Rosemary #5 – Eliminates Tiny Pests

rosemary 5

Are you finding it helpful to break the study of Rosemary down into chunks? We have more to go. Today, think of this plant as a spunky, warm, broad-acting antiviral, antibacterial, antifungal, antiparasitic. Here’s a memorable list of actions:

Flea and Tick Repellent

Used in powdered form, alone, or combined with other repellent powders or diatomaceous earth.

Antibacterial:

Its been tested against the following and found effective: Staphylcoccus aureus , S. albus , Vibrio cholerae , Escherichia coli , and Corynebacteria, Remember that as a rule of thumb, direct antibacterial actions of herbs only apply to putting them in direct contact with the bacteria. So, for example, an external manifestation of staph would respond to topical Rosemary applications. The essential oil is recommended but you could also make a strong wash or compress using an infusion.

Rosemary oil has been found very effective in preventing the spoilage of meat due to gram negative and gram positive bacteria, I suppose this would make rosemary a good choice for marinades.

Antifungal

Candida albicans does not flourish in its presence, nor does Aspergillus parasiticus. Rosemary is one of the herbs used for chronic Candidacis.

Scabies

Rosemary essential oil is a traditional remedy for scabies.

Dr. Linda White and Steven Foster state that rosemary is a useful remedy for many types of parasites, and washing the infested parts of the body with rosemary tea may stop a scabies infestation.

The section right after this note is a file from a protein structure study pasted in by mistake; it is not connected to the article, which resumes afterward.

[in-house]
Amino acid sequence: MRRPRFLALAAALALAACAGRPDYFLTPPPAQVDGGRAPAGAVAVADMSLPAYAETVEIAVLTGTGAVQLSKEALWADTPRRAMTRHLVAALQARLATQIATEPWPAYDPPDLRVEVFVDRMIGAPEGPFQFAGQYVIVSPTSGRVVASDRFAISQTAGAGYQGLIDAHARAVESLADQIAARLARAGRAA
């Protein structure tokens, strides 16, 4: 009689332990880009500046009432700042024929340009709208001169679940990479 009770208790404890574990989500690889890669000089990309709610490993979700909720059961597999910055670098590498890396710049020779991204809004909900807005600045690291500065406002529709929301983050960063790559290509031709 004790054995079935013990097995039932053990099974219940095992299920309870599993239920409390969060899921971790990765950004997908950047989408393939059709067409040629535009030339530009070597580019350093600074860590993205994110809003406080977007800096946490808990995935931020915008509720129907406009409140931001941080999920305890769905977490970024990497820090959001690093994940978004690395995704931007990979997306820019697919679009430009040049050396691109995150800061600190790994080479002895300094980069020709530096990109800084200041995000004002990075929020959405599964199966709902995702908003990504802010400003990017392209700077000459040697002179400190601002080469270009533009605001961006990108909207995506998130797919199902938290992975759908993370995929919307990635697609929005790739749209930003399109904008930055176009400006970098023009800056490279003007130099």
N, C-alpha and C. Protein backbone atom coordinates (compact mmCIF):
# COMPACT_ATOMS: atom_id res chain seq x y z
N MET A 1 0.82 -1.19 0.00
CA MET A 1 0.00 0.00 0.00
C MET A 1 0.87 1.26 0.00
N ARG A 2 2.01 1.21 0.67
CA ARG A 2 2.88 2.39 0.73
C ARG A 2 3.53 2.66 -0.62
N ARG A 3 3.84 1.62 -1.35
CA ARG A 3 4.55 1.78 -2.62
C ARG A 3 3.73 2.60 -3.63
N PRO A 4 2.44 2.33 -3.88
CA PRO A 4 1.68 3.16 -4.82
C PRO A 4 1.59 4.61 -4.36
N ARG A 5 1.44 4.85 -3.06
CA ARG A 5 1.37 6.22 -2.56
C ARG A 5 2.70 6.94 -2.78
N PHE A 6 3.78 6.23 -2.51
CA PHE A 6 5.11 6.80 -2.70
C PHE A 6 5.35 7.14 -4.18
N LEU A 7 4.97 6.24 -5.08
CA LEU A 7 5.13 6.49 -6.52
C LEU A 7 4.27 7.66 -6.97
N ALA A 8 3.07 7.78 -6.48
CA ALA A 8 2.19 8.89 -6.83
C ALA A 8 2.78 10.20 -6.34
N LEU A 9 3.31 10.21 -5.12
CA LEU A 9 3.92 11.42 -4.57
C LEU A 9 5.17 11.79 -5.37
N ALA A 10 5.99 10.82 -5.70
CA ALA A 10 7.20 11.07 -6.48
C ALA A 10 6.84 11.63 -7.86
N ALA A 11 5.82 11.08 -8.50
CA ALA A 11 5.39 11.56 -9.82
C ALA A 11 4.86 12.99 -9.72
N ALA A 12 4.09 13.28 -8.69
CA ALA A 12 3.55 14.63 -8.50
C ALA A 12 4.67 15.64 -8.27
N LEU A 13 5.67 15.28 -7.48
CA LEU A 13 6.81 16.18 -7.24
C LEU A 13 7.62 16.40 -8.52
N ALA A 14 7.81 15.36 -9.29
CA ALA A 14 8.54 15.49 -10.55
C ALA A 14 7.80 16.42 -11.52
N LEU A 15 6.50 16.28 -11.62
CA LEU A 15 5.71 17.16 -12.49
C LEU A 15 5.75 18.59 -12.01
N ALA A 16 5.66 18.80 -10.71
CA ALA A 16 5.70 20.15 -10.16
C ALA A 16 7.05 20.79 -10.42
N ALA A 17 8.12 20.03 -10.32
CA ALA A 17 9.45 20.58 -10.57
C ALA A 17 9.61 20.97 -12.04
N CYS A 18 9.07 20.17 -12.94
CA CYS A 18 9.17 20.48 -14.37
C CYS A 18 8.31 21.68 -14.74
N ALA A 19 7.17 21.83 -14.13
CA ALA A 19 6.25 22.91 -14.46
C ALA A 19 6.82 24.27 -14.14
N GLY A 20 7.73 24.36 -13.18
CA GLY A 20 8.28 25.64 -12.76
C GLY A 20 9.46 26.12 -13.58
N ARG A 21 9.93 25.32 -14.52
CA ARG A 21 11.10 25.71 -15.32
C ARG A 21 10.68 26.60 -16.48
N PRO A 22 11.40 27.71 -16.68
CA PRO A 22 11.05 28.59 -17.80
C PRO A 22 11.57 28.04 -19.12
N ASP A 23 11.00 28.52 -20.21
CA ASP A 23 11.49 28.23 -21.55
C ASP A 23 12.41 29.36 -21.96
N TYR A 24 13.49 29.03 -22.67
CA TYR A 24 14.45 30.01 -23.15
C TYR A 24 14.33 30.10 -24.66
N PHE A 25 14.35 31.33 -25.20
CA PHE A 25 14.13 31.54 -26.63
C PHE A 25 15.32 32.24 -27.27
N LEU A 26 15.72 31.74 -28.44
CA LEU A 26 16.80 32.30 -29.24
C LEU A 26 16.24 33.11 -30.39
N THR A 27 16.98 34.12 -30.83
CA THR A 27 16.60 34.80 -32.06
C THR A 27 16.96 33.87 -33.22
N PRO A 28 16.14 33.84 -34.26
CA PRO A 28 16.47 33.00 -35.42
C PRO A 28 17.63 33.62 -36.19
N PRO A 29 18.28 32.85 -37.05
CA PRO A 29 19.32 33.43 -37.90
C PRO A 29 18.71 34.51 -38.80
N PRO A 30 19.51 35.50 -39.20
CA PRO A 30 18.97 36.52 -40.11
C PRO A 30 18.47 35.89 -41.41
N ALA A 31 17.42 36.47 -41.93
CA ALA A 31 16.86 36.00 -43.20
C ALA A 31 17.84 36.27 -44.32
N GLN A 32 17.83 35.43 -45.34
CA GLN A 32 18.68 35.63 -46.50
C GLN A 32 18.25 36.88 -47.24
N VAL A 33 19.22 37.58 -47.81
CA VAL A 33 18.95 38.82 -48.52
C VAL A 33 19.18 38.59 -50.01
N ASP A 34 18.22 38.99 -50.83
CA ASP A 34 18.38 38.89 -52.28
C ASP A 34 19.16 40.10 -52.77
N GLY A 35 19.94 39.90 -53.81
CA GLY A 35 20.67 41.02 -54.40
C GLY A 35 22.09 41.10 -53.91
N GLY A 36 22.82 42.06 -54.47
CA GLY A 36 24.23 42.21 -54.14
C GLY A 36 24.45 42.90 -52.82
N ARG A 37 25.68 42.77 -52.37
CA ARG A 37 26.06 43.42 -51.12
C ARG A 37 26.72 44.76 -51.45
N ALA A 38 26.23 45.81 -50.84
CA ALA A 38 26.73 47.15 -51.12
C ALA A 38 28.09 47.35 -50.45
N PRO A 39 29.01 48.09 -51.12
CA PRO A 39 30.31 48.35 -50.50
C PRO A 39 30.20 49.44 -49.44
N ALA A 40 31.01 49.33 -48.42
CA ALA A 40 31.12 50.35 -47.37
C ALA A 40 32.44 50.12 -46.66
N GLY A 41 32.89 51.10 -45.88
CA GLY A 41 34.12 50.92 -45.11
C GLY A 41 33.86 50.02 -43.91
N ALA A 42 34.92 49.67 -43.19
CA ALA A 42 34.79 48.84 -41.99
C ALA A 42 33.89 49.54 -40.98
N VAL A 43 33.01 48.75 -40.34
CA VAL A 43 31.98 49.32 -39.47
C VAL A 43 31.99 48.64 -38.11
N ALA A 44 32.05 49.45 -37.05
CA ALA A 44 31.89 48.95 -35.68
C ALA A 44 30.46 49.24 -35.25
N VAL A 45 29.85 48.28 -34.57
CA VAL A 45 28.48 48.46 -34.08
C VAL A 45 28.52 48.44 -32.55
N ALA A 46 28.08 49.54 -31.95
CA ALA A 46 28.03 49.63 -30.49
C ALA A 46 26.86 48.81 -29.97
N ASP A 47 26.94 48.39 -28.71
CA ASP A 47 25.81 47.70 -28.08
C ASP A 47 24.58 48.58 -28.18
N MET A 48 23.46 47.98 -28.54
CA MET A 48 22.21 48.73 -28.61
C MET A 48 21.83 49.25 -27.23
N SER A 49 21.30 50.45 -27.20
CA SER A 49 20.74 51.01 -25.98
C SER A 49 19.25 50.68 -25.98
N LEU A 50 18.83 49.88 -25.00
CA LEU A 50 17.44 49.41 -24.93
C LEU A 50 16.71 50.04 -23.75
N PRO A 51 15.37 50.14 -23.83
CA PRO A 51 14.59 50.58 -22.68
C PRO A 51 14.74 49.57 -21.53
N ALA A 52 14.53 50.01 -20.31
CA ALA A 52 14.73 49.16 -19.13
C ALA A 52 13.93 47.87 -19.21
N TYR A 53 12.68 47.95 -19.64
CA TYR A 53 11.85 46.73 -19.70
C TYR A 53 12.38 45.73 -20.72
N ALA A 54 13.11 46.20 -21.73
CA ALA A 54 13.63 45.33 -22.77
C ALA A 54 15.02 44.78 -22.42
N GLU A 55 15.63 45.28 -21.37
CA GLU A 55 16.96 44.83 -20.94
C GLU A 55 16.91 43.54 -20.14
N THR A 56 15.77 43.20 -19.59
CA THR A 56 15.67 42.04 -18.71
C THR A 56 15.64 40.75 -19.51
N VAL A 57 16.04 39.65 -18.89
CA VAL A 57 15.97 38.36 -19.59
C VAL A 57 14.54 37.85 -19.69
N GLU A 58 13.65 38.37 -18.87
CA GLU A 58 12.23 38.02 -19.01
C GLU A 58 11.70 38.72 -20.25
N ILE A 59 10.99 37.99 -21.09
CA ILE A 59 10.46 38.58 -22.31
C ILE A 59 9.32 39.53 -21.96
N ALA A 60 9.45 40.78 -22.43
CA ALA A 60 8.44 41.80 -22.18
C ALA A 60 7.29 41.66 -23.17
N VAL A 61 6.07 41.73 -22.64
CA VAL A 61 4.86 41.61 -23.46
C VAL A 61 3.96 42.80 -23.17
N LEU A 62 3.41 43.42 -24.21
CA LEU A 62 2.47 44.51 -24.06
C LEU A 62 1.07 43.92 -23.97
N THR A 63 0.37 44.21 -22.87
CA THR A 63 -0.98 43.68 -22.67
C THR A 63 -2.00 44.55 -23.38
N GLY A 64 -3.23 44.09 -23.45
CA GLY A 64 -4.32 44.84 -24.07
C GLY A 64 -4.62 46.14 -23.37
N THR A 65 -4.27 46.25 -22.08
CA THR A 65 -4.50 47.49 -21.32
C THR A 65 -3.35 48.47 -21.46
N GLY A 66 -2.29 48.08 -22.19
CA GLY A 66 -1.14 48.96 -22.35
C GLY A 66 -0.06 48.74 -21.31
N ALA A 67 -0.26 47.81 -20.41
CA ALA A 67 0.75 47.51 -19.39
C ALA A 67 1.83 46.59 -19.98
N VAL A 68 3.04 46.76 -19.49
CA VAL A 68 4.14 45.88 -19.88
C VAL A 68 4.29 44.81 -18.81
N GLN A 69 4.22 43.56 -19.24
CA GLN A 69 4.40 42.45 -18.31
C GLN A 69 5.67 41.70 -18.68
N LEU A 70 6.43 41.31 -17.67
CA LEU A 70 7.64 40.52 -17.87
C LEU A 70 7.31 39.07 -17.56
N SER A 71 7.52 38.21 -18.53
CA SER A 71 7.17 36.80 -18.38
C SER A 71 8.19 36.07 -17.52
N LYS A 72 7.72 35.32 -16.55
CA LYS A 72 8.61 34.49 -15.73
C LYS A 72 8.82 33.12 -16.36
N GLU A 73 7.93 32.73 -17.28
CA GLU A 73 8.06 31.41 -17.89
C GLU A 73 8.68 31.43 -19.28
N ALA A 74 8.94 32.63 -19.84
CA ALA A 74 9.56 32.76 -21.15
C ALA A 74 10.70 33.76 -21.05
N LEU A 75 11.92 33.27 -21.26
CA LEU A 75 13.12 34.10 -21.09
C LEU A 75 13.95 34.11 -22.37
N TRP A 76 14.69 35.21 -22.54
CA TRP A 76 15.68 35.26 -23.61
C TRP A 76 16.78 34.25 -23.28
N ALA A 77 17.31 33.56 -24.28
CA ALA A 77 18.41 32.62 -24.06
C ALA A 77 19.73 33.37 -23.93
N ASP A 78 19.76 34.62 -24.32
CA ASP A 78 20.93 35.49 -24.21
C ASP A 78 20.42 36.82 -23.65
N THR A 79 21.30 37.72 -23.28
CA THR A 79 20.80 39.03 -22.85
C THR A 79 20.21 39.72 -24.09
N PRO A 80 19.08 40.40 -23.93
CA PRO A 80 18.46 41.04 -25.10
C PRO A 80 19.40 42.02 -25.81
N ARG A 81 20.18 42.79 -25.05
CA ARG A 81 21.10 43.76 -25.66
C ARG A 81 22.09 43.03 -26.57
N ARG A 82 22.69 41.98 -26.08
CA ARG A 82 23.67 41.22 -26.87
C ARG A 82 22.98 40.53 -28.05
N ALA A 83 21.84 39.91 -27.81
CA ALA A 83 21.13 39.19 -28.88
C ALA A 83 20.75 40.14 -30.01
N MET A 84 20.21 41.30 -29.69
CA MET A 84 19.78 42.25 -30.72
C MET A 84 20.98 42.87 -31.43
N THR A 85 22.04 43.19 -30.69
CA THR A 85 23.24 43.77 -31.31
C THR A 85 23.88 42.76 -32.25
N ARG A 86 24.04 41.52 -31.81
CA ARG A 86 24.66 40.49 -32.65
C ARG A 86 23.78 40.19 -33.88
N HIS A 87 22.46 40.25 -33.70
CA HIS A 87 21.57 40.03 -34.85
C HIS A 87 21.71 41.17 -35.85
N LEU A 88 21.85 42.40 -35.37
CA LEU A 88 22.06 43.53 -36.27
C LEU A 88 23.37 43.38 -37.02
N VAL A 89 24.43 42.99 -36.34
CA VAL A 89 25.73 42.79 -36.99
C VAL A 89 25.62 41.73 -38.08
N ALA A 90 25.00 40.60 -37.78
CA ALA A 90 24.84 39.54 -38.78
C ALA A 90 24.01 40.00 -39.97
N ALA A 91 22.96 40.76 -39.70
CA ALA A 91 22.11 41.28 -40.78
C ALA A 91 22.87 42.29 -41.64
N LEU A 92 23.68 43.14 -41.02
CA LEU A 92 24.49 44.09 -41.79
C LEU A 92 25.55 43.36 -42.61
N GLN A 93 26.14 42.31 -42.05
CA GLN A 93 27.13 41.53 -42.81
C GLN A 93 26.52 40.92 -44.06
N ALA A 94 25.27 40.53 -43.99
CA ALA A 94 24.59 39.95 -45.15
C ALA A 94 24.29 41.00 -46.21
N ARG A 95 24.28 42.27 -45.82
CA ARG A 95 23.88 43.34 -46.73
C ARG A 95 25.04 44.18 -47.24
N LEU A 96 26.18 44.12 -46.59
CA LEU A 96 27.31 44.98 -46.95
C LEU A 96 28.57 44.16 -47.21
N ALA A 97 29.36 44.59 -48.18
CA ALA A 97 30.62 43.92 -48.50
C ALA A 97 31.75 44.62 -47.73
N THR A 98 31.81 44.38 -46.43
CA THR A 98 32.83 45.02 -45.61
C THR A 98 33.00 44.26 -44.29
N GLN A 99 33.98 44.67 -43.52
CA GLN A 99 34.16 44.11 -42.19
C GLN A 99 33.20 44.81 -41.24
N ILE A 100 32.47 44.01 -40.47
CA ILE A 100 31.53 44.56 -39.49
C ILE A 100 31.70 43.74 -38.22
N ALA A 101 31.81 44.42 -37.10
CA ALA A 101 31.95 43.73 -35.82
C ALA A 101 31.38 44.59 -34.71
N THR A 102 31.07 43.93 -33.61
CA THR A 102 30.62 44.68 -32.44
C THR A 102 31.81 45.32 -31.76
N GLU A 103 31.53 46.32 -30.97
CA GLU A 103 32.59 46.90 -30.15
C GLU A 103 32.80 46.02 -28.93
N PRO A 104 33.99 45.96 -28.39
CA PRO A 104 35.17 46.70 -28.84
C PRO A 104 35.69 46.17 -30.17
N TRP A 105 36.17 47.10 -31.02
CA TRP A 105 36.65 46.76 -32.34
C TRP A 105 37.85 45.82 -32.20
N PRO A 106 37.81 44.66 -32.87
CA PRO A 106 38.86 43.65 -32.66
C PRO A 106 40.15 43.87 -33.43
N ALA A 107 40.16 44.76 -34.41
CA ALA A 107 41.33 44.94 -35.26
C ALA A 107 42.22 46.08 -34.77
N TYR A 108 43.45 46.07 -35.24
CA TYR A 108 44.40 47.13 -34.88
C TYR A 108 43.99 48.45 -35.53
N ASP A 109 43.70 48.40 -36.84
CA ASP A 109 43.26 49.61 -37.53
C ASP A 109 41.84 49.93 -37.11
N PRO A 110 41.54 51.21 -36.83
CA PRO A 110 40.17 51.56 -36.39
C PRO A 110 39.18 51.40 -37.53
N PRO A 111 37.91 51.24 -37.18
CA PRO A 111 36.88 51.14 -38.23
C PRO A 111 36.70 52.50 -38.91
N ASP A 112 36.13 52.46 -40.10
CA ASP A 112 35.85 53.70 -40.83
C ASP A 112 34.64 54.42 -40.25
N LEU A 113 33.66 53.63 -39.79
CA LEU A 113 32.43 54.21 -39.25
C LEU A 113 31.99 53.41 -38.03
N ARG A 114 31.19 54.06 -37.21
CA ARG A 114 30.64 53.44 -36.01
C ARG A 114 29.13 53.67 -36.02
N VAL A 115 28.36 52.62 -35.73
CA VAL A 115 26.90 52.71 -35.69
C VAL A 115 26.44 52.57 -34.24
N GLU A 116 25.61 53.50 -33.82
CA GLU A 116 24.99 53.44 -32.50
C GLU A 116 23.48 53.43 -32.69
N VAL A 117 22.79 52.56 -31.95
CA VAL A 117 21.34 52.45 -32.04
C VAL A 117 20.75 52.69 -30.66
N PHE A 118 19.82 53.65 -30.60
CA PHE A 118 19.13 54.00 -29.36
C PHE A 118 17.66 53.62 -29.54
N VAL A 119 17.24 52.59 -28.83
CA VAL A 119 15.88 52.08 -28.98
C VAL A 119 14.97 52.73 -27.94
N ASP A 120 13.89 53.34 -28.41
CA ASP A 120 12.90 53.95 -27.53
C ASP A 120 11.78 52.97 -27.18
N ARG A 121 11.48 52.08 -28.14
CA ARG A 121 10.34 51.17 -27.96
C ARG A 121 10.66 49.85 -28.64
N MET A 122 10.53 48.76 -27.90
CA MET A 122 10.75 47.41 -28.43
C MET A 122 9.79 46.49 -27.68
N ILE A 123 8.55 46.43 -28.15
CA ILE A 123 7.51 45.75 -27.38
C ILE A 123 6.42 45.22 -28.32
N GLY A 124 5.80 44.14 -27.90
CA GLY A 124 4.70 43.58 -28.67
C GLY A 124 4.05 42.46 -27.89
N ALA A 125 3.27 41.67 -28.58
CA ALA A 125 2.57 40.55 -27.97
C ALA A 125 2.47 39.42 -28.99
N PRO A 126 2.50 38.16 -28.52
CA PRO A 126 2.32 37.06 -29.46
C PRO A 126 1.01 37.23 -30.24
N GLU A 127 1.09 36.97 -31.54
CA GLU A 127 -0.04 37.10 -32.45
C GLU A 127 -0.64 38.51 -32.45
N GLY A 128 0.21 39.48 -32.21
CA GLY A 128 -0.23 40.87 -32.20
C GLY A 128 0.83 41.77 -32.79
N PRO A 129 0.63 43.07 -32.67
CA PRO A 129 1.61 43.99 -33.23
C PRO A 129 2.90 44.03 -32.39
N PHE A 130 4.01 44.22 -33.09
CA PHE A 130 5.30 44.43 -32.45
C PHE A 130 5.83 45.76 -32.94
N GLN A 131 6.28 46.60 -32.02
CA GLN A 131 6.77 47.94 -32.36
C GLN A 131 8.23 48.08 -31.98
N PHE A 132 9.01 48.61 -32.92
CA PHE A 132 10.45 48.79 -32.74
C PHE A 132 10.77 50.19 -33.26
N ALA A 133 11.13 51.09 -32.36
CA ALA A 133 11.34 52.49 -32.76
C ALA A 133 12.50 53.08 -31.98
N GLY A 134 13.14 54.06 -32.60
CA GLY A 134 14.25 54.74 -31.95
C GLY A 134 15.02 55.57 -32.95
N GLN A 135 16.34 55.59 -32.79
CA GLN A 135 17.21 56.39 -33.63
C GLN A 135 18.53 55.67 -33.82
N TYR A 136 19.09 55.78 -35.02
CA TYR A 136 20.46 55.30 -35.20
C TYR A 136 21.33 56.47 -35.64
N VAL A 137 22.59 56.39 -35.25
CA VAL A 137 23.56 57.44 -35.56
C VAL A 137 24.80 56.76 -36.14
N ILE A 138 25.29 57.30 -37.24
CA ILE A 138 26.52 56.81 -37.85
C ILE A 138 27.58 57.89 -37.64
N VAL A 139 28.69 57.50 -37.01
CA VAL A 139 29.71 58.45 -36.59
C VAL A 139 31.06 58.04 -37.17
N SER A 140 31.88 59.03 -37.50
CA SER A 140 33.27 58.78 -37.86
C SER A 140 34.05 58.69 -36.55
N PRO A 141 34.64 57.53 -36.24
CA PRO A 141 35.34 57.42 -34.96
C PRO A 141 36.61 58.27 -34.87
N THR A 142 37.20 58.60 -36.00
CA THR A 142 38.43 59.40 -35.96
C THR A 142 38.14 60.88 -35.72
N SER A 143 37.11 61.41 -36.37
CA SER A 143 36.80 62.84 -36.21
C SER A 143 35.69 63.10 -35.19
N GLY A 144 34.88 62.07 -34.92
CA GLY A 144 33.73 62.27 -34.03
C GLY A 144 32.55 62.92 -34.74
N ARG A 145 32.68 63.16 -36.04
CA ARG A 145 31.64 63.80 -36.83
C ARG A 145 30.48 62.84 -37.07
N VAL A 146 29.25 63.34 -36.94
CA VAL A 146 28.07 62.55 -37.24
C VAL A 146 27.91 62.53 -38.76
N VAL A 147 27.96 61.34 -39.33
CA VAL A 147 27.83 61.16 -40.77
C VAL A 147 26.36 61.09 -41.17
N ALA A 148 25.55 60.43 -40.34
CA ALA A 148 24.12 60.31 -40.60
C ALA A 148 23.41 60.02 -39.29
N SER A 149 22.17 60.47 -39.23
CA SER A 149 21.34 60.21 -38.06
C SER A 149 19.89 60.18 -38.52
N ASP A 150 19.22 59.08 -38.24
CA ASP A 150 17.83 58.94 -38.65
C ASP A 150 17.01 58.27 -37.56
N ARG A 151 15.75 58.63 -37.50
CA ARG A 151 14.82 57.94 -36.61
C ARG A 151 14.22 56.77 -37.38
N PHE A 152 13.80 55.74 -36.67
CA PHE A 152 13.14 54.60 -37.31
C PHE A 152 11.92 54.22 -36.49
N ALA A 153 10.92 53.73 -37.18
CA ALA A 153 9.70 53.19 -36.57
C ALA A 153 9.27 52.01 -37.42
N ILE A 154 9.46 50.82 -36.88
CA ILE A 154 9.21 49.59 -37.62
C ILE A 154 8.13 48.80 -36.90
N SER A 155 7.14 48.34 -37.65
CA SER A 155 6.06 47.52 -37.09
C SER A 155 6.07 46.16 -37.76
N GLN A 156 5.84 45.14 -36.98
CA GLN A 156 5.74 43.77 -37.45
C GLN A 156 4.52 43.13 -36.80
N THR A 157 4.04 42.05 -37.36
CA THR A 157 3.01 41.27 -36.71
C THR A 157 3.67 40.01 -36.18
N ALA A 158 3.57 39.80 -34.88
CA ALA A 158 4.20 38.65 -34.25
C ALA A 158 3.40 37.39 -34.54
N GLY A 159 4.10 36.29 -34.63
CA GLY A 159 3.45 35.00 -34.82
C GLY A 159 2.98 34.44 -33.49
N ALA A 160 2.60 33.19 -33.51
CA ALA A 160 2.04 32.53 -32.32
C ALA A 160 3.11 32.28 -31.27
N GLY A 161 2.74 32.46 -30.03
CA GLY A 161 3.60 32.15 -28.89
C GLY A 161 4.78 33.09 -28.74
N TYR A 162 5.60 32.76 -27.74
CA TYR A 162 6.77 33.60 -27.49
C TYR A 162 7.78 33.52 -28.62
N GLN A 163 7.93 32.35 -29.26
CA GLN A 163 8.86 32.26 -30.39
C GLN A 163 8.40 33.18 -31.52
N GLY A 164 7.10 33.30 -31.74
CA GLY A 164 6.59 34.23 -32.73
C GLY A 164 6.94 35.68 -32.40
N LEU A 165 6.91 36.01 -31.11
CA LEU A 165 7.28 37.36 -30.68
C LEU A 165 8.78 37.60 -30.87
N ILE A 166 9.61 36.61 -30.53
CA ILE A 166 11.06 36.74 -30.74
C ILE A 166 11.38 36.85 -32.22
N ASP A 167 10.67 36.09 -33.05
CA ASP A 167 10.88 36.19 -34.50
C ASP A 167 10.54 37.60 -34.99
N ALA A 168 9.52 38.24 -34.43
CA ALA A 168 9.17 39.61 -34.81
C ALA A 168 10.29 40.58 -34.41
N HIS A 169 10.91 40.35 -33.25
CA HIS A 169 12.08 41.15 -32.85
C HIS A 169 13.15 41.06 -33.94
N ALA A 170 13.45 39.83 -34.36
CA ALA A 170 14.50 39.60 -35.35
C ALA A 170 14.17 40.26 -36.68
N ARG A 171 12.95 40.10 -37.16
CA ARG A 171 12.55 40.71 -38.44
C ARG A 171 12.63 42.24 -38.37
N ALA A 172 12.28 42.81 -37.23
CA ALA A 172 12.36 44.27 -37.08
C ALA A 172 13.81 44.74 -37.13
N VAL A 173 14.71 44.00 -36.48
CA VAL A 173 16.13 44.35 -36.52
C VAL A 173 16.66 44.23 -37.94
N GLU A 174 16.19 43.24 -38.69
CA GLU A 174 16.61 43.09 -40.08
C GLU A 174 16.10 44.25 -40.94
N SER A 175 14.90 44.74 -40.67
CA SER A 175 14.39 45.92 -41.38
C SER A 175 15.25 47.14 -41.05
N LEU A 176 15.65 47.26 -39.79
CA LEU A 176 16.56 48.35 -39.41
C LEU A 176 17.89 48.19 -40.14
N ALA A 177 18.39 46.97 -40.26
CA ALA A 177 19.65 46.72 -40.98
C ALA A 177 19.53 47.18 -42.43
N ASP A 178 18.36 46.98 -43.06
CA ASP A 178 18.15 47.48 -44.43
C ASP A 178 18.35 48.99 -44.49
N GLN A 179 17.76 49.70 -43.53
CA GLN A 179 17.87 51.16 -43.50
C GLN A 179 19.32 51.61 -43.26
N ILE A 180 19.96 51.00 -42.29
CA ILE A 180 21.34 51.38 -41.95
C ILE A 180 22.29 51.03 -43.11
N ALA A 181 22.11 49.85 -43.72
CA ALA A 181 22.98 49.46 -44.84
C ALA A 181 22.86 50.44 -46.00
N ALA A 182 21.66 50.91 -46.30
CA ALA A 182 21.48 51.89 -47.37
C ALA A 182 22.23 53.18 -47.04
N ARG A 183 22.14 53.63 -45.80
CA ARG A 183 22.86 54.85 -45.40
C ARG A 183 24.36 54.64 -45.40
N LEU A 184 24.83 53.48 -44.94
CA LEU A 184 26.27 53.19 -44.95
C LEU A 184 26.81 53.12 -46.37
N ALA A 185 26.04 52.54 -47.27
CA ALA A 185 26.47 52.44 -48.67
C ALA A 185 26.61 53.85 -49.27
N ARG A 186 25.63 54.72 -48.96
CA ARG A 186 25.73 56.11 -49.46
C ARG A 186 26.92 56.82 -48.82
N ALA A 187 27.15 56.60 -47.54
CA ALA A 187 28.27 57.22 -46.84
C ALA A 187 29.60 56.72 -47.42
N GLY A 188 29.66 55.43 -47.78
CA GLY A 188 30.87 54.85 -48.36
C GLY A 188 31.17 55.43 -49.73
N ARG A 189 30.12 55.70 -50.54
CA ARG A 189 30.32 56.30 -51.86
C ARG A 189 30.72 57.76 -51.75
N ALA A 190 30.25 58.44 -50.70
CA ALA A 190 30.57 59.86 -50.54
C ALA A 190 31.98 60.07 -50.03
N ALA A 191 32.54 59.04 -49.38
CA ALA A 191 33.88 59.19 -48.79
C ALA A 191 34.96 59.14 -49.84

Head Lice

We get mixed reports here. According to tradition, it works but a clinical trial evaluated it as a failure when it comes to head lice. As usual, finding specifics about what quality and formulation of rosemary was used in the study is missing.

First Aid for Wounds

To prevent infection, application of Rosemary as an essential oil or infusion (wash or compress) is a good choice for first aid. Remember that the essential oil ought to be diluted in a carrier oil. Virgin coconut oil is my first choice because its antimicrobial all by itself. Or, you could dilute it in fresh aloe vera gel…another good antiseptic wound healer. Wounds that are slow to heal benefit from a salve made with the oil or fresh leaf infused lard (never use salves on fresh wounds!)

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About dcoda

An herbalist for over 40 years, ten years spent alone in the Ozark Hurricane Creek Wilderness Preserve, working with its brilliant botanicals. I'm an instructor and co-founder of the Ozark Herbal Academy which offers training in medicinal and edible plants through hands-on workshops and online courses.

Posted on November 25, 2014, in Medicinal Herbs and tagged , , , , , , , , . Bookmark the permalink. Leave a comment.

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